Media coverage of the Asiana 214 crash underscored a problem with accident reporting: the pilots who know the most about the accident aircraft are often
777 Cockpit. Image from Wikimedia Commons.
not the ones you see on television. That’s because most airline pilots are barred by union policy from commenting and sharing what they know. Retired airline pilots are free to comment, though I didn’t see any 777 pilots interviewed. So to get some insight into 777 procedures, I recently met up at a Starbucks with a retired 777 pilot.
As background, let me mention that NBC Bay Area invited me to watch the July 10 NTSB press conference in their studio and answer questions for their reporter. During that press conference, NTSB chairwoman Deborah Hersman included these observations of post-crash switch positions:
- The Flight Director was on for the right seat (instructor pilot), but off for the left seat (pilot flying)
- The autothrottles were armed. In response to a subsequent question, she stated that although armed, the autothrottles were not engaged.
Of course switch positions could have been changed after the crash and before the NTSB examined them. But chairwoman Hersman also stated that the instructor pilot said he assumed that the autothrottles were maintaining aircraft speed, meaning he thought they were engaged. Aircraft tracking data shows a decreasing groundspeed during the approach, suggesting the autothrottles were not engaged.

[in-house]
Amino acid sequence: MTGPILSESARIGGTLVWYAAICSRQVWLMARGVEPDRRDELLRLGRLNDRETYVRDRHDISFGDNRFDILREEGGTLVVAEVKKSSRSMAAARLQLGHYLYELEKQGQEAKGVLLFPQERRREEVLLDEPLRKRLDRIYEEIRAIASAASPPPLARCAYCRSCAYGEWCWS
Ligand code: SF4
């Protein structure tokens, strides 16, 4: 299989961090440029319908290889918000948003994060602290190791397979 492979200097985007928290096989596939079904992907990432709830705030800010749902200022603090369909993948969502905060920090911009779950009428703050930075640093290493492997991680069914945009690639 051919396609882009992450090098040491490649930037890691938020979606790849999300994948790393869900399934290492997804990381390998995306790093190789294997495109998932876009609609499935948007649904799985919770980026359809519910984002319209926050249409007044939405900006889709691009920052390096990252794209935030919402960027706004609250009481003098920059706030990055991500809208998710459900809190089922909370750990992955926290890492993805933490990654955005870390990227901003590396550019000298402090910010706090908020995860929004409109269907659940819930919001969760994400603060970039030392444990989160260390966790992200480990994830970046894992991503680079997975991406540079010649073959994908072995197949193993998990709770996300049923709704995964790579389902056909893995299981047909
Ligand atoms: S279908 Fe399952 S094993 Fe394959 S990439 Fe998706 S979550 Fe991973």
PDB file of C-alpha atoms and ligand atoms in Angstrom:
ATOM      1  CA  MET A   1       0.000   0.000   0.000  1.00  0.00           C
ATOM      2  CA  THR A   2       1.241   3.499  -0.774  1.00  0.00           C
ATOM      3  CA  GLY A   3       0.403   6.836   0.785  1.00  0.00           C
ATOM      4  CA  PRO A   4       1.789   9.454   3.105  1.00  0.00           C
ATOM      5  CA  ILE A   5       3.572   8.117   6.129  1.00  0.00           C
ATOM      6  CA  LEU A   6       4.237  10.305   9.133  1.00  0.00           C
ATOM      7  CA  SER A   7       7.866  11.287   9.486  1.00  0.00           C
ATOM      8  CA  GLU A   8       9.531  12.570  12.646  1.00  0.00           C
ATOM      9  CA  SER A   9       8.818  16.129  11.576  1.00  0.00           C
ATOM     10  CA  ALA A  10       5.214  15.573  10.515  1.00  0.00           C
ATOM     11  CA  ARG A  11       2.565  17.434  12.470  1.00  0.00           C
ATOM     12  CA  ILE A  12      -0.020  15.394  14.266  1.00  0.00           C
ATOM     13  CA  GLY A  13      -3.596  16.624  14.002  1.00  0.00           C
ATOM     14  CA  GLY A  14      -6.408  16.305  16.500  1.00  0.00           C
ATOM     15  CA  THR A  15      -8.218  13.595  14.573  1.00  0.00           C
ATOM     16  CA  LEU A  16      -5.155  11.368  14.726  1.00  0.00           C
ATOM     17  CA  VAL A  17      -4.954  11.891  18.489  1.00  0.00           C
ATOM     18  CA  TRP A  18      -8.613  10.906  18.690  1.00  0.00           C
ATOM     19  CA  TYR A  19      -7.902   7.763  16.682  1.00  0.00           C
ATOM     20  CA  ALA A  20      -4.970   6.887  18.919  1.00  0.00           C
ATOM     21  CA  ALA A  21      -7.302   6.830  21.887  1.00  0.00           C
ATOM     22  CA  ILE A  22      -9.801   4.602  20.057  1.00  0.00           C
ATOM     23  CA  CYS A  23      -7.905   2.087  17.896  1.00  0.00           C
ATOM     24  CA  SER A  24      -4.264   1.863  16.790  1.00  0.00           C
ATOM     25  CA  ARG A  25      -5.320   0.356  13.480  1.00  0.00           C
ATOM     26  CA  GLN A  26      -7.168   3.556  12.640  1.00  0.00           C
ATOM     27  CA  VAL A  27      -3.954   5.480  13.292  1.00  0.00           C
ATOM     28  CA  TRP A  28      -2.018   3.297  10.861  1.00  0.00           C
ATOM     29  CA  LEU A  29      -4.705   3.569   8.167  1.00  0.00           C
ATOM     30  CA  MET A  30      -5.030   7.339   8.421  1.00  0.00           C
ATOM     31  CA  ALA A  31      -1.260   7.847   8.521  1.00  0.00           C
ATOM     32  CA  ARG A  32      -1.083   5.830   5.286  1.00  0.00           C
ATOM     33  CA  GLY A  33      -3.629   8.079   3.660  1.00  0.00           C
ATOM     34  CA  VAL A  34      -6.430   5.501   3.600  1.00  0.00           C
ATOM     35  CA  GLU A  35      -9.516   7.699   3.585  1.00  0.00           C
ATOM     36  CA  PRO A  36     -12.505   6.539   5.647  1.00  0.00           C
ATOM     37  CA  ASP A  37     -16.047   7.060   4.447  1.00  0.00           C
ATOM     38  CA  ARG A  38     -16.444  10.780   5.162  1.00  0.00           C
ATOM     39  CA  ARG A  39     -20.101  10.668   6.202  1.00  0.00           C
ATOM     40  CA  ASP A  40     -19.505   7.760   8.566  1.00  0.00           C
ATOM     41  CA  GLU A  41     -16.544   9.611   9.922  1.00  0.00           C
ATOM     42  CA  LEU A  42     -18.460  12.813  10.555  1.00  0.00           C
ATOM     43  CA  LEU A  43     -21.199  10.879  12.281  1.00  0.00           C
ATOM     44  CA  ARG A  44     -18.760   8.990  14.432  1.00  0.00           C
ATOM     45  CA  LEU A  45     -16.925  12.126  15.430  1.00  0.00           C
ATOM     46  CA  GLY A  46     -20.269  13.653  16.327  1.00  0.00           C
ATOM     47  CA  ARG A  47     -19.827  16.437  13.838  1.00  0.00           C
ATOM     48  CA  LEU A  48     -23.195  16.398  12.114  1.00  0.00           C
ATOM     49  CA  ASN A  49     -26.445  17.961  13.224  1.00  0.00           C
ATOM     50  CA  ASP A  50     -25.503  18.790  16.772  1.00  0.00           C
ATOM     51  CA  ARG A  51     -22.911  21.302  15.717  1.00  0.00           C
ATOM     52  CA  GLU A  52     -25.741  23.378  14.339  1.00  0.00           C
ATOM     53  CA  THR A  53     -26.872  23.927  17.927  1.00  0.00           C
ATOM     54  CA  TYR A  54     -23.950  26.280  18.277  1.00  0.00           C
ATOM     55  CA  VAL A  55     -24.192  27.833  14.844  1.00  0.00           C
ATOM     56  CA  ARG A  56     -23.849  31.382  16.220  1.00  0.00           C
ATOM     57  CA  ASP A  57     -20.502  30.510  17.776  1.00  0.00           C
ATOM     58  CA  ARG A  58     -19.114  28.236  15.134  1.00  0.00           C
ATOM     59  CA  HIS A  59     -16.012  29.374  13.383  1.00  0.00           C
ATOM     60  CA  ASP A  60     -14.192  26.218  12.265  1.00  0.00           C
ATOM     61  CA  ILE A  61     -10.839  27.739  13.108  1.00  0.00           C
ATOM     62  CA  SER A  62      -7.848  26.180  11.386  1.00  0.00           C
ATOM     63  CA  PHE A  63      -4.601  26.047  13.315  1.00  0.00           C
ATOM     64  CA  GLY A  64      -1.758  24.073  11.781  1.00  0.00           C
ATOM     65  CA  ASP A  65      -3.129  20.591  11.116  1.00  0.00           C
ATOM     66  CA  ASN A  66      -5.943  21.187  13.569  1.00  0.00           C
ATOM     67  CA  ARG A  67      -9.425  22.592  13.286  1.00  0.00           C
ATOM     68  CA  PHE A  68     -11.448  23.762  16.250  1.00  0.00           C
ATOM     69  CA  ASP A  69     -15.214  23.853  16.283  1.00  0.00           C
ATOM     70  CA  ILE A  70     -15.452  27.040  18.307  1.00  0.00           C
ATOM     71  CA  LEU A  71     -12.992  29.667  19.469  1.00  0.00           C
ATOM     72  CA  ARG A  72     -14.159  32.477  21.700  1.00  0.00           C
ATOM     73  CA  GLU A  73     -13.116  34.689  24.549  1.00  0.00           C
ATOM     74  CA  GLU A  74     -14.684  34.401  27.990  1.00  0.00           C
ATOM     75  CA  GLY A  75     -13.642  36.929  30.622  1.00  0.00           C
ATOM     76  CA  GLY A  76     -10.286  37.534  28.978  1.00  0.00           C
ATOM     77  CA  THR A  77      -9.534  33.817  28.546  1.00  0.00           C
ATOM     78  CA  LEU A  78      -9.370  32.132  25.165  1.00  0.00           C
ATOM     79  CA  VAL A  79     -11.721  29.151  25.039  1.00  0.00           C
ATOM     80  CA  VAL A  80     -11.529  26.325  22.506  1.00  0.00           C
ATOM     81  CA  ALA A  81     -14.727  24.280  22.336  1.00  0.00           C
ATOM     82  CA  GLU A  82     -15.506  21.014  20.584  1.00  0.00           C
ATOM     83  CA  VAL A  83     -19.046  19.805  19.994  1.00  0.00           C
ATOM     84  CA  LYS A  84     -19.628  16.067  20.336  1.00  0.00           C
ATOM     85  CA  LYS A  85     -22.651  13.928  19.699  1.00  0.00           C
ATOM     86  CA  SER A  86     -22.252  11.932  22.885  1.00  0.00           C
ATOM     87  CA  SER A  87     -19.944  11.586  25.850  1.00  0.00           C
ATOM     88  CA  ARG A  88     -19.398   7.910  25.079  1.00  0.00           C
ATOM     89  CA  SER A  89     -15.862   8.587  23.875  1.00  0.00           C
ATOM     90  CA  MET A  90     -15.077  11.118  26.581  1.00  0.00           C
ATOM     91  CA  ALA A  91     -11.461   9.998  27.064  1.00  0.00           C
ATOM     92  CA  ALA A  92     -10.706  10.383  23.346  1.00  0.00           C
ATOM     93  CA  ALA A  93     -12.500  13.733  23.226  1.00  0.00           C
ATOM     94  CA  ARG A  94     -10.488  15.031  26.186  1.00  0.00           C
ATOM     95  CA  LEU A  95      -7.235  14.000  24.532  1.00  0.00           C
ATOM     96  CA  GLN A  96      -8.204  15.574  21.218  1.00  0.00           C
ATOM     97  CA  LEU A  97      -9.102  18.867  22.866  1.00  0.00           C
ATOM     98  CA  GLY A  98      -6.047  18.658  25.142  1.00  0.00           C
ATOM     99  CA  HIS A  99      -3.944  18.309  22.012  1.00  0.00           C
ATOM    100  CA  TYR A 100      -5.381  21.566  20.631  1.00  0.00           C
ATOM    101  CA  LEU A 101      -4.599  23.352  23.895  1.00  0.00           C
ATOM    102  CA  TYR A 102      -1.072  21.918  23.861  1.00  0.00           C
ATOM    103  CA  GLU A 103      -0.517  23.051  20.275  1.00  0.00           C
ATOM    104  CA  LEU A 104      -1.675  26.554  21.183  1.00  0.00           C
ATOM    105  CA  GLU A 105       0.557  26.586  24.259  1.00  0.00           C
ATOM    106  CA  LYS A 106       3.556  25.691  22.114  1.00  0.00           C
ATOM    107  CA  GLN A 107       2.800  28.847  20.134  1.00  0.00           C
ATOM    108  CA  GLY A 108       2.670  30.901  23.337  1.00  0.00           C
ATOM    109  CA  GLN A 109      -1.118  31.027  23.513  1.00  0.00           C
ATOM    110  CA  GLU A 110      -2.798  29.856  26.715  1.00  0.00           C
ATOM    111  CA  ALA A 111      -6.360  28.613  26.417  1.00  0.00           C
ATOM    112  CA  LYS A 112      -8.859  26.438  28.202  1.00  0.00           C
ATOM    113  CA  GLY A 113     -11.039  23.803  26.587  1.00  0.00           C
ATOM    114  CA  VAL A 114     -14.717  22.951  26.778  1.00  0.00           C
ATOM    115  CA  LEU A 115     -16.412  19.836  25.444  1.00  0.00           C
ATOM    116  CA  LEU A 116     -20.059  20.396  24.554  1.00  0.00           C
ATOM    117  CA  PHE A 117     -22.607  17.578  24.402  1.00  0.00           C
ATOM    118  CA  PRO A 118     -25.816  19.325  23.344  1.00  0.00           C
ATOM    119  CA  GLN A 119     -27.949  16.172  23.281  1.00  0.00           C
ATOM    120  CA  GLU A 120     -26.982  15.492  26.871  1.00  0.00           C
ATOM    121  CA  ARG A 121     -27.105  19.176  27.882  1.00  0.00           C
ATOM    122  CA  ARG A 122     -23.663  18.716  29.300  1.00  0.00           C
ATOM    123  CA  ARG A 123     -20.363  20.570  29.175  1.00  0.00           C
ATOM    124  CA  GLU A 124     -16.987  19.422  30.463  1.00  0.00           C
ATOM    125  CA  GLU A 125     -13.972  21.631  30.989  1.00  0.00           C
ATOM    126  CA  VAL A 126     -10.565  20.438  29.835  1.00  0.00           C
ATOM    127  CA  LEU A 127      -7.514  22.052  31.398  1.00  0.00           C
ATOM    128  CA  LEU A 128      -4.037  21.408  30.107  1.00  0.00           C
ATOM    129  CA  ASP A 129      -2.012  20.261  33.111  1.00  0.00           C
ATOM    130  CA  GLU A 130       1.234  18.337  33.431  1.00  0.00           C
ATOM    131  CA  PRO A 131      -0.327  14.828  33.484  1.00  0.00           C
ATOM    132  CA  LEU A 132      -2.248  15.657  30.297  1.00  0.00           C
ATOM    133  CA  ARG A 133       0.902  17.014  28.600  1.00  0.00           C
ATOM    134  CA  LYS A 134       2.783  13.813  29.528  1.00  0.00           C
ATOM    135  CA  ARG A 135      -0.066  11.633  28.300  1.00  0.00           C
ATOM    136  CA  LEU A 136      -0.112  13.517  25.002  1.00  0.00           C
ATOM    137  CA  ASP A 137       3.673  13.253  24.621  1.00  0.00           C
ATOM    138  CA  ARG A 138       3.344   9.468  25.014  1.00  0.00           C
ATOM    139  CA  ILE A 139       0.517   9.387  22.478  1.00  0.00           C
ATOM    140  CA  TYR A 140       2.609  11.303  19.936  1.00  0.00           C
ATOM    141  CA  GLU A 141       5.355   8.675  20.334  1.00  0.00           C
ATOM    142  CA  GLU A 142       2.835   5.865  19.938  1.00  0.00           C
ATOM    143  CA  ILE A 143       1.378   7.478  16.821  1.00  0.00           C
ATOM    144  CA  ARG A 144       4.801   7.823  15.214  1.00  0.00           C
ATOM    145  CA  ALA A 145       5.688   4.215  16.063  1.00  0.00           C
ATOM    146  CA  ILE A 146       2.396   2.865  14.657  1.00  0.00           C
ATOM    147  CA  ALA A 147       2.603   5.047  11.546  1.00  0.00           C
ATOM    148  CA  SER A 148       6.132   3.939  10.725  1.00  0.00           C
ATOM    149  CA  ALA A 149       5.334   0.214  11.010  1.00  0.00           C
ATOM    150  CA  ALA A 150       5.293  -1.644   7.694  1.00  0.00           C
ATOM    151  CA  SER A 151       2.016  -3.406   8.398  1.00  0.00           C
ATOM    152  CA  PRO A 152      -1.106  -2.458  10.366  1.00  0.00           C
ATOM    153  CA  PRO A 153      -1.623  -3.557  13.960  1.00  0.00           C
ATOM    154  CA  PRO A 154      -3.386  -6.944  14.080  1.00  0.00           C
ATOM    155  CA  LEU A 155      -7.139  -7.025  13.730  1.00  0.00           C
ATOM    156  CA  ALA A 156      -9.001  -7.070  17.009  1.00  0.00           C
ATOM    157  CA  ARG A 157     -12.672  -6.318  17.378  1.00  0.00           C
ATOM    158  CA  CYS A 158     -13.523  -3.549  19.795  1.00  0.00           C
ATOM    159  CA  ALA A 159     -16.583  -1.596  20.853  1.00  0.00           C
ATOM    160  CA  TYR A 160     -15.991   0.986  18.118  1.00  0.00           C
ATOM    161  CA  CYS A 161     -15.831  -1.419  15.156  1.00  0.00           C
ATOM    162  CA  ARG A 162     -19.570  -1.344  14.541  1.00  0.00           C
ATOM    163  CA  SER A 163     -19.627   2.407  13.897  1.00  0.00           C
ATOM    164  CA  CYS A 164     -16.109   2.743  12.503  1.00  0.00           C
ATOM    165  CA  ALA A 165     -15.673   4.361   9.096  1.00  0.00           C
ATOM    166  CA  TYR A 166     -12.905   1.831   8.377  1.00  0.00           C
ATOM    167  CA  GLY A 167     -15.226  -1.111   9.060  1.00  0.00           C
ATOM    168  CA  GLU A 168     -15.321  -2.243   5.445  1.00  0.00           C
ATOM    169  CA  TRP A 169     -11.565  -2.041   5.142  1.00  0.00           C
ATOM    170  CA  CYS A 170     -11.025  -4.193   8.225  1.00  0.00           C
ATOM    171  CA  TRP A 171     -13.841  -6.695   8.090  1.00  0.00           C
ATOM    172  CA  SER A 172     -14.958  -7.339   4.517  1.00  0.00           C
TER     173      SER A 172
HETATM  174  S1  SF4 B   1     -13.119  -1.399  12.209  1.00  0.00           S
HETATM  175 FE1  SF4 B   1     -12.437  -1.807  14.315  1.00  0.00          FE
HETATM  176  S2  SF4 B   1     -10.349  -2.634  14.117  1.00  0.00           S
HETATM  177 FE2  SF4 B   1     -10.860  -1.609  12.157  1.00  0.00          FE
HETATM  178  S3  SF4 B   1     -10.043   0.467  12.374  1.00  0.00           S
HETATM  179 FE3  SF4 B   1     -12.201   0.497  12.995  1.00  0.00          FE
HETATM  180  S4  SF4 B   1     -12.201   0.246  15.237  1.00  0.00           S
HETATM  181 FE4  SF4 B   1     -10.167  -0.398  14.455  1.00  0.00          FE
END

The retired 777 pilot I spoke with is not interested in being publically identified and I’ll alternate using he and she when describing this pilot’s comments to me.
He said that the only way a 777 gets slow is if the autothrottles are not engaged, even if they are armed. Yet she said that Boeing procedures are for the autothrottles to remain engaged throughout the landing until after the aircraft rolls out onto the runway. He also said that the crew would have had to turn off the autothrottles, as there is no autopilot mode that disengages them.
Some other airliners require that their autothrottles be disengaged before touchdown, but the 777 differs since its autothrottles include a gust inhibitor capability. Since it’s computer controlled, it responds to wind shifts more rapidly than a human could operate the throttles. Hence even when pilots hand fly a 777 to a landing and touchdown, the Boeing recommended procedure is to keep the autothrottles engaged.
The 777 pilot also said that having the flight director turned off goes against recommended procedures. For pilots unfamiliar with a flight director, the definition from the glossary of my Max Trescott’s G1000 Glass Cockpit Handbook is:
“Software which provides pitch and roll commands that are displayed on the PFD [Primary Flight Display]. You can either manually fly the airplane to follow the commands, or engage the autopilot and have it follow the commands for you.”
With the flight director on and properly configured, a pilot merely has to manipulate the controls to tuck the airplane symbol up tightly under the flight director’s command bars. Flying the airplane becomes as simple as playing a video game where you move the controls to follow a moving element on screen.